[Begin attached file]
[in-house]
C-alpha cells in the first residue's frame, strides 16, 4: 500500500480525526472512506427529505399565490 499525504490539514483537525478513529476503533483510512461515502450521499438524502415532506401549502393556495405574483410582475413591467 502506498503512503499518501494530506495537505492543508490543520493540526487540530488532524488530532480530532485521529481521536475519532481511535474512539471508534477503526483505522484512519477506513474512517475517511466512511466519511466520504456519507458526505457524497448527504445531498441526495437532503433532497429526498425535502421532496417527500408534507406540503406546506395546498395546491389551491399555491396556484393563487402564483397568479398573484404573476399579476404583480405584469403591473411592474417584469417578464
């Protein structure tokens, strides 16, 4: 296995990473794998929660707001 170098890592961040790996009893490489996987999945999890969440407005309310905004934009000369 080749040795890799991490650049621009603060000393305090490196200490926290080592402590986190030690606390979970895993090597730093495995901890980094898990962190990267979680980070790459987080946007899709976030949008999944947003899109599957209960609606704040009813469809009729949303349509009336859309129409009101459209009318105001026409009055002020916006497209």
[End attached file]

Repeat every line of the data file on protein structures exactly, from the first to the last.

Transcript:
[in-house]
C-alpha cells in the first residue's frame, strides 16, 4: 500500500480525526472512506427529505399565490 499525504490539514483537525478513529476503533483510512461515502450521499438524502415532506401549502393556495405574483410582475413591467 502506498503512503499518501494530506495537505492543508490543520493540526487540530488532524488530532480530532485521529481521536475519532481511535474512539471508534477503526483505522484512519477506513474512517475517511466512511466519511466520504456519507458526505457524497448527504445531498441526495437532503433532497429526498425535502421532496417527500408534507406540503406546506395546498395546491389551491399555491396556484393563487402564483397568479398573484404573476399579476404583480405584469403591473411592474417584469417578464
């Protein structure tokens, strides 16, 4: 296995990473794998929660707001 170098890592961040790996009893490489996987999945999890969440407005309310905004934009000369 080749040795890799991490650049621009603060000393305090490196200490926290080592402590986190030690606390979970895993090597730093495995901890980094898990962190990267979680980070790459987080946007899709976030949008999944947003899109599957209960609606704040009813469809009729949303349509009336859309129409009101459209009318105001026409009055002020916006497209």